Buyers of Swiss vegetables would like to see greenhouses no longer heated with fossil fuels in the future. The nursery SwissPlant LLC has been heating with wood from the region since this winter.
Migros announced at the beginning of the year that from 2025 it will only sell Swiss vegetables from fossil fuel-free heated greenhouses. Young plant producer SwissPlant Gmbh in Müntschemier has been heating its greenhouses largely CO2-neutral with wood chips since this autumn.
Company owner Martin Löffel and his son Sandro started planning the conversion of the energy source from oil to wood chips two years ago. Together with a planning office and DM Energieberatung AG, which calculated the energy requirements. "For ecological reasons, we decided on the CO2-neutral wood chips," explains Martin Löffel. Compared to oil heating, the initial investment is about four times higher. But over the years, the costs would balance out again compared to oil, he says. The annual costs for the procurement of raw materials are halved compared to the past because wood chips are cheaper than oil.
For the same heating capacity, Sandro Löffel reckons with an annual saving of around 190,000 litres of heating oil, or 123 tonnes of CO2. For the CO2 saved, they can trade certificates as compensation, which are currently worth around 100 Swiss francs per tonne. Around 85 percent of the heat requirement of the 3.2 hectares of heated greenhouse area will in future be generated from wood chips in Müntschemier. "Generating all this energy with wood chips would not have been economical," explains Martin Löffel. The two previous oil heating systems will therefore be left standing and used to cover the energy peaks.
Heat is temporarily stored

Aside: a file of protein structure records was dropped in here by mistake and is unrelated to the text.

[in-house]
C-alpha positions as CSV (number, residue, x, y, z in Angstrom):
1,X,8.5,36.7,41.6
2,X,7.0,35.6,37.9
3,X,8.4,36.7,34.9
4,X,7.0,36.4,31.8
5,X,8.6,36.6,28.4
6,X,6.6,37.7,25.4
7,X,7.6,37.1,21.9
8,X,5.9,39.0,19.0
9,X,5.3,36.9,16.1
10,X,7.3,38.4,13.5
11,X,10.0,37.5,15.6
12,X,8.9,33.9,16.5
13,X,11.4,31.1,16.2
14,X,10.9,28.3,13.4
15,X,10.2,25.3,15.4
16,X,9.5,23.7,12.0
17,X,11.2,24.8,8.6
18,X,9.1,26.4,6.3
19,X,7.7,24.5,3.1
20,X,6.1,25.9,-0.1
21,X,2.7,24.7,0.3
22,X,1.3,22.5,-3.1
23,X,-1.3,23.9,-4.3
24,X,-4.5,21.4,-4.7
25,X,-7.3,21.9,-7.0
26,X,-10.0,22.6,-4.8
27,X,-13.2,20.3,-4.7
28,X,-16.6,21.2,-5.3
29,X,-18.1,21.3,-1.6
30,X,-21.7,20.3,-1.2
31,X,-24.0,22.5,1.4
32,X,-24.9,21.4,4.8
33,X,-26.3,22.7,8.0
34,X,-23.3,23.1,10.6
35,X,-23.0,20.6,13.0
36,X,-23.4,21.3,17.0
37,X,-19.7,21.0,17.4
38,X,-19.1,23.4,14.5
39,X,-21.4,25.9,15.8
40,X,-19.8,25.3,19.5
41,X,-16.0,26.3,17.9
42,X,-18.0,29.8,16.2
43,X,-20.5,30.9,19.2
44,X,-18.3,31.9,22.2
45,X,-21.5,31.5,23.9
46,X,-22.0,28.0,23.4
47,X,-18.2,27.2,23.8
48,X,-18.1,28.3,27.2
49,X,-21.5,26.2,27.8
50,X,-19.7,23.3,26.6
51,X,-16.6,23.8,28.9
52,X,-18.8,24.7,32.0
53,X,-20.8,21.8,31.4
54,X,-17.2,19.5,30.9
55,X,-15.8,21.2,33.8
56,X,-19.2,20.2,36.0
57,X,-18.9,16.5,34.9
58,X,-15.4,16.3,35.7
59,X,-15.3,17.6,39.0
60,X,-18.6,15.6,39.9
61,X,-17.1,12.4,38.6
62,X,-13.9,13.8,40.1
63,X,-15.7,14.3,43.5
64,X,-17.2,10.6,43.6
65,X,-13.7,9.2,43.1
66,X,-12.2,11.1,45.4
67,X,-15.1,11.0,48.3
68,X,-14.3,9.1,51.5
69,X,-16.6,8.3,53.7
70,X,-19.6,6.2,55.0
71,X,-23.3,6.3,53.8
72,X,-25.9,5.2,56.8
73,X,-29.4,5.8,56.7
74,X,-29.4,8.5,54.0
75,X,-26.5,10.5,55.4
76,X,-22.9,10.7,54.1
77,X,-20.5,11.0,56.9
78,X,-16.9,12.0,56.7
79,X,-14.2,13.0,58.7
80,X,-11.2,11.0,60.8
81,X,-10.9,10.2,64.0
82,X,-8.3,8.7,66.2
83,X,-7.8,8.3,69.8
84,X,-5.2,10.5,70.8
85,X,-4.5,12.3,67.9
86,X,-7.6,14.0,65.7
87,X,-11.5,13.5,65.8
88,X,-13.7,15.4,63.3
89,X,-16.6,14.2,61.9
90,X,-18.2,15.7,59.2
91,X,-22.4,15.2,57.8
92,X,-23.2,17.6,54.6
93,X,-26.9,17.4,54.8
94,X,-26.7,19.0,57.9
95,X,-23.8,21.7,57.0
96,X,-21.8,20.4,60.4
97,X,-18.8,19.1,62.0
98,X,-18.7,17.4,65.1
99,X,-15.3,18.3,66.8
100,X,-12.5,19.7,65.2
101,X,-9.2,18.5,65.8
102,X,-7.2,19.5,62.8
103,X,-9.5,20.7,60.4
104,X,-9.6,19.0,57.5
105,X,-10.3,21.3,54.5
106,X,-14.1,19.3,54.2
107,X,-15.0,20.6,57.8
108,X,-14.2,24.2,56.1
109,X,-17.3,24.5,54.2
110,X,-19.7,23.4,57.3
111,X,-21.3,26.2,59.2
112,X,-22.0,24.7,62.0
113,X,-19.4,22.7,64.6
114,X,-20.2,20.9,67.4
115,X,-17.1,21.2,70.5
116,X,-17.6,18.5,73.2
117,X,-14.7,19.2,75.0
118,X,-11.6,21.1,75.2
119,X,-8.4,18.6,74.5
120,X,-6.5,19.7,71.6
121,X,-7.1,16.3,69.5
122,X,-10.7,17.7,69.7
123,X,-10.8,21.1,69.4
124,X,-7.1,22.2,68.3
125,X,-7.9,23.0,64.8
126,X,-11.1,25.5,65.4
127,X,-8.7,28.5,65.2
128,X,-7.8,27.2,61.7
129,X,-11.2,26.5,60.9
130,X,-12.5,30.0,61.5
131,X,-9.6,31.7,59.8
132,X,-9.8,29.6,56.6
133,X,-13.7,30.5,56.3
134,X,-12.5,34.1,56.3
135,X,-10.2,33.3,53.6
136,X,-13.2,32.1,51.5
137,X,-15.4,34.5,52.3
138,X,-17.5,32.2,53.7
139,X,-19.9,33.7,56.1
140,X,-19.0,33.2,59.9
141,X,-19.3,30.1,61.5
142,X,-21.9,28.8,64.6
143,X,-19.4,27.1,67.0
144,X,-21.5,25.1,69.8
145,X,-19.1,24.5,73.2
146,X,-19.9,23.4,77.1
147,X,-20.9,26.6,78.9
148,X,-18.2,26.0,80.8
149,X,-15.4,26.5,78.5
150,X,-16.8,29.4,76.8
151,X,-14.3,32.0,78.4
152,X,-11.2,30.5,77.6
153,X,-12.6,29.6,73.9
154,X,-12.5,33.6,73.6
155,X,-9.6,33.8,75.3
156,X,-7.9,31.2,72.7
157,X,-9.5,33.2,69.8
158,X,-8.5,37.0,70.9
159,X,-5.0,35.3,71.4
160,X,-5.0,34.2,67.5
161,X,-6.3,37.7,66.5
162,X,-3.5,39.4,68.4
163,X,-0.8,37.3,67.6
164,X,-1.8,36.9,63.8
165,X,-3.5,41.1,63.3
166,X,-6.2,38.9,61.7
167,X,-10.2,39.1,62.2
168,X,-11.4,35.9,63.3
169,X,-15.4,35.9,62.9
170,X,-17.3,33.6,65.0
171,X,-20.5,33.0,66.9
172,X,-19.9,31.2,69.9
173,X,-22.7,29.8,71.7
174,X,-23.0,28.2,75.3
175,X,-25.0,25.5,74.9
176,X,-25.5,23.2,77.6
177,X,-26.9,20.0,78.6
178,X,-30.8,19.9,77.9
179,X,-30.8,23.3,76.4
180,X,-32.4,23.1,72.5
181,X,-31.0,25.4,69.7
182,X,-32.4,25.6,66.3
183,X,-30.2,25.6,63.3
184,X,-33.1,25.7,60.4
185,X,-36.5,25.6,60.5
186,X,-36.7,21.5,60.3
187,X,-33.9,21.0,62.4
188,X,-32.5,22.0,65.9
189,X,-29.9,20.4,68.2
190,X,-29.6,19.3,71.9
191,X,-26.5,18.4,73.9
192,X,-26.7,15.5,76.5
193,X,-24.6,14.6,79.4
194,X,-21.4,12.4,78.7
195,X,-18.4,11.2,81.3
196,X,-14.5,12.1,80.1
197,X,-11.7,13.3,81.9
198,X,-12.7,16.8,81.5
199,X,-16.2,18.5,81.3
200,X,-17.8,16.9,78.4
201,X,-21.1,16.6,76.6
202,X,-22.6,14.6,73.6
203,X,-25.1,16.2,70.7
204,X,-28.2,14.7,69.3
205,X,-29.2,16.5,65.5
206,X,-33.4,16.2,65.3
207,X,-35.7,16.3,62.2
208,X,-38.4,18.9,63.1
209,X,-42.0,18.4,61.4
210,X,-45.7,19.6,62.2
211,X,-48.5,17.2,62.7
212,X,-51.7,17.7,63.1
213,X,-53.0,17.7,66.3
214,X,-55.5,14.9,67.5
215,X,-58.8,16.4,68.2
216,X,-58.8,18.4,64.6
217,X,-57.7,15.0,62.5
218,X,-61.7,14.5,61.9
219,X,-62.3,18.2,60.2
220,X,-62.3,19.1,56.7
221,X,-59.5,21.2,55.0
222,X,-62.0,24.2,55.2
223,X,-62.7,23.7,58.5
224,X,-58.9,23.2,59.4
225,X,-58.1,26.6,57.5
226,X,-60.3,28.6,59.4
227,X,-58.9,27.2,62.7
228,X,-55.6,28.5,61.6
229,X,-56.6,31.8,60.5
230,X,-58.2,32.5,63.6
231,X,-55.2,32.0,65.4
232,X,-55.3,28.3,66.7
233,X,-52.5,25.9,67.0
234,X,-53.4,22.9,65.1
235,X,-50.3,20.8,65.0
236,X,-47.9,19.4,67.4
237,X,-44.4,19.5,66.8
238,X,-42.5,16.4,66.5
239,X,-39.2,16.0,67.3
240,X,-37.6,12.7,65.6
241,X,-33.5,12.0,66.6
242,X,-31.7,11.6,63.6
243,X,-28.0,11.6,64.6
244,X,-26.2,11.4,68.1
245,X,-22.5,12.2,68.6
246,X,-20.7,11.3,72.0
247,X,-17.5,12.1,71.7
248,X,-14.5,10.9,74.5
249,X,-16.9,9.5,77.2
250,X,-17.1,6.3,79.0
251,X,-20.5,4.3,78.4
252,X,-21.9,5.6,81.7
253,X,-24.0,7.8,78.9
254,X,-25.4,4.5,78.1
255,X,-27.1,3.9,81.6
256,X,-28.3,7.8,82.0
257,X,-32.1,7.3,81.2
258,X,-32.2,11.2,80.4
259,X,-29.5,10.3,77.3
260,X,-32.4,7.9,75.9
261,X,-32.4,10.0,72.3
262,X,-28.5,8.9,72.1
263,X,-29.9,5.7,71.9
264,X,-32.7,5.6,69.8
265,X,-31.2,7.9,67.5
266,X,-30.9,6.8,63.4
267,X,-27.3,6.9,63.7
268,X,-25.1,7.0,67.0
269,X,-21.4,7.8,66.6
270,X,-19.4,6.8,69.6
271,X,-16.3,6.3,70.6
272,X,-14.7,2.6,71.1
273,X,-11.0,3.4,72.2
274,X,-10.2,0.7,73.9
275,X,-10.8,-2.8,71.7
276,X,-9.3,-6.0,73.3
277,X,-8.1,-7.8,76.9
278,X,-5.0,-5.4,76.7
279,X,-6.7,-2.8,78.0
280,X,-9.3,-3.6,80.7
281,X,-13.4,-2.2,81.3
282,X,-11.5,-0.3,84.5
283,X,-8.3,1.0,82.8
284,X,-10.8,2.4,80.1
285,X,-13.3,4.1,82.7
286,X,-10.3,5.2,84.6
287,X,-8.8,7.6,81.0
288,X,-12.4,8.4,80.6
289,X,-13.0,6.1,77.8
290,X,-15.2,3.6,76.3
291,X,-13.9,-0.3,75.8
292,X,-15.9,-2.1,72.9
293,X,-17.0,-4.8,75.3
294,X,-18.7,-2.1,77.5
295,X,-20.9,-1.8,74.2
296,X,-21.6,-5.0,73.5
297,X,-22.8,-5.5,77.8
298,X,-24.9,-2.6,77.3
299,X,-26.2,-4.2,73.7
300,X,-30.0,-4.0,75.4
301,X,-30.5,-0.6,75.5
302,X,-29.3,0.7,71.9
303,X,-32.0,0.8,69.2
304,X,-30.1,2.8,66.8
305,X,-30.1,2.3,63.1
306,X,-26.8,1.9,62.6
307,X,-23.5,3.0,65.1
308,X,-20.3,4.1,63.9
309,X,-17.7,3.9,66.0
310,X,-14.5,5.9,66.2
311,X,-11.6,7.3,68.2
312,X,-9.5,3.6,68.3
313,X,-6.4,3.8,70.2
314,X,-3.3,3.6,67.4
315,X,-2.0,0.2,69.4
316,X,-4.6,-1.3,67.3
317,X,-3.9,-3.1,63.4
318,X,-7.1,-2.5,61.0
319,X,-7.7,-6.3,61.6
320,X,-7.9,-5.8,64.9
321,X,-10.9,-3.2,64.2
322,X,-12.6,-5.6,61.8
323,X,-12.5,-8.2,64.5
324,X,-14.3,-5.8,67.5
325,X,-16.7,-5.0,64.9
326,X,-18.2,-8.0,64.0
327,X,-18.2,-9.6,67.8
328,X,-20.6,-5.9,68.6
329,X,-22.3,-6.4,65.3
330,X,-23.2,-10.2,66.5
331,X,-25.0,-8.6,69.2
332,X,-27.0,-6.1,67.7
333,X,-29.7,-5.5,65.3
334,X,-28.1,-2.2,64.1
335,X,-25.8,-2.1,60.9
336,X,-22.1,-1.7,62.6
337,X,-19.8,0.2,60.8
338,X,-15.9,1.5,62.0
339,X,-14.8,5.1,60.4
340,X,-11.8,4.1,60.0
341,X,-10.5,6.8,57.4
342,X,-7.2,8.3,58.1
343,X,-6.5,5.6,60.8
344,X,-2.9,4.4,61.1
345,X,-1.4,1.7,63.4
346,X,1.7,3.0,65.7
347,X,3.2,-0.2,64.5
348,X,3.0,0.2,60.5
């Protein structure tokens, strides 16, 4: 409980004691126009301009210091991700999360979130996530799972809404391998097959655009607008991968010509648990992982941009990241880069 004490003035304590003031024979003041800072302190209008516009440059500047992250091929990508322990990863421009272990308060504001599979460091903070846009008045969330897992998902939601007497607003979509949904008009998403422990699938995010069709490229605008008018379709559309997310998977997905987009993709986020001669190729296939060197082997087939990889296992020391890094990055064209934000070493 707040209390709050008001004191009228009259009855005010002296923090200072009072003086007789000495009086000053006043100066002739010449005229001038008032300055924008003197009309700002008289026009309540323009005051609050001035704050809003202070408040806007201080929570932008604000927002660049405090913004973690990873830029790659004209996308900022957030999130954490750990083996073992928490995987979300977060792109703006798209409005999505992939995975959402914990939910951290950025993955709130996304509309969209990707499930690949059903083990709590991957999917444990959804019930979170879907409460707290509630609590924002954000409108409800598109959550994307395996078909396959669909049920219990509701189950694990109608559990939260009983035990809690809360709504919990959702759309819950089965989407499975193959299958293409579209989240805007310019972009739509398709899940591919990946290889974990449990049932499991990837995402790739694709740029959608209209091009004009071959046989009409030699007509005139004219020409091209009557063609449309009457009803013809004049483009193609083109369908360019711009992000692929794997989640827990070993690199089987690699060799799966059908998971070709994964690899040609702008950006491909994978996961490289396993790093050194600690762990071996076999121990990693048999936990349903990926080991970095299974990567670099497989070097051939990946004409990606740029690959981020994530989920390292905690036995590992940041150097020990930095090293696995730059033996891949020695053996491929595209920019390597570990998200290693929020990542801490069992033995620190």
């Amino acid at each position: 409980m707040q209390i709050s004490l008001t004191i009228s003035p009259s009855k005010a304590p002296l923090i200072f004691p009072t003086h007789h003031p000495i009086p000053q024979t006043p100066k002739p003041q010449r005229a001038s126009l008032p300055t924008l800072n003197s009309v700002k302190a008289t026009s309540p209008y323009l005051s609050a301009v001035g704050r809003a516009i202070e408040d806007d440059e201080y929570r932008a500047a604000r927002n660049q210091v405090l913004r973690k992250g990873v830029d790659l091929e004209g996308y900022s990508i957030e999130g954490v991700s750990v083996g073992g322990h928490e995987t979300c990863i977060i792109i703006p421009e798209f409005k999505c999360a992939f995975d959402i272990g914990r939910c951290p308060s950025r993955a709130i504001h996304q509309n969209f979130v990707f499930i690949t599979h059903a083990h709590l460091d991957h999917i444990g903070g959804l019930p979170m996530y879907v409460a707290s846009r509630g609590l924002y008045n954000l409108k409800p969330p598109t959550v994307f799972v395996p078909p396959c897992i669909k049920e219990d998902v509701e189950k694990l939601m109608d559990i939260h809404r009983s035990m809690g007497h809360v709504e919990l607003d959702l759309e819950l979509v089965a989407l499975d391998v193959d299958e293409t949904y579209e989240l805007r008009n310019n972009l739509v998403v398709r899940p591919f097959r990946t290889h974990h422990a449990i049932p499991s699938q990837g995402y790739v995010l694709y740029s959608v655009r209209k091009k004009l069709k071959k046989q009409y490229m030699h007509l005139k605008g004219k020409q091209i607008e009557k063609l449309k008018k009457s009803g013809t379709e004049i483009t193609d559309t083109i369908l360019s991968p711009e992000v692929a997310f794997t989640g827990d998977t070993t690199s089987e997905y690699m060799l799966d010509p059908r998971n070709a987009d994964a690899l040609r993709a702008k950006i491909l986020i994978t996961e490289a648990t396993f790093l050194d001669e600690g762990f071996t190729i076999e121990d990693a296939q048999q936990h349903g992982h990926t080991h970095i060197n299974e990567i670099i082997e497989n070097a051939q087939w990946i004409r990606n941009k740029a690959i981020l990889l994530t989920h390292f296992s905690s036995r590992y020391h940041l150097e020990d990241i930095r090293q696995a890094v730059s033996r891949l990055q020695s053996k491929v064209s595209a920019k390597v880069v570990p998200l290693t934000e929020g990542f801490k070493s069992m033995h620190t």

The woodchip heating system with a capacity of 1200 kilowatts was designed and installed by Schmid Energy from Eschlikon. This required the construction of a new building, with an additional store for 300 m3 of chips and two 100,000-liter heat storage tanks over 11 meters high, in which the wood heat produced as base load energy is temporarily stored. Including new buildings, the plant cost a total of around CHF 1.5 million.
Multi-year supply contract
The wood chips come from the region, and this process is contractually regulated. For this purpose, a supply contract of several years was concluded with a company specialising in the trade with wood chips, which ensures the supply. During the full-load period in the spring months, 40 m3 of wood chips are needed daily. However, only the heat actually supplied is invoiced, explains Sandro Löffel. This is because the heat output varies greatly depending on the wood. The prices are fixed for five years.
With the environmentally friendly heating system, the young plant company is meeting the stricter requirements for energy sources used to heat greenhouses, which have already been set by customers and are expected to become even stricter in the future. "Migros suppliers now know that our young plants have already been produced in a CO2-neutral way," says Martin Löffel.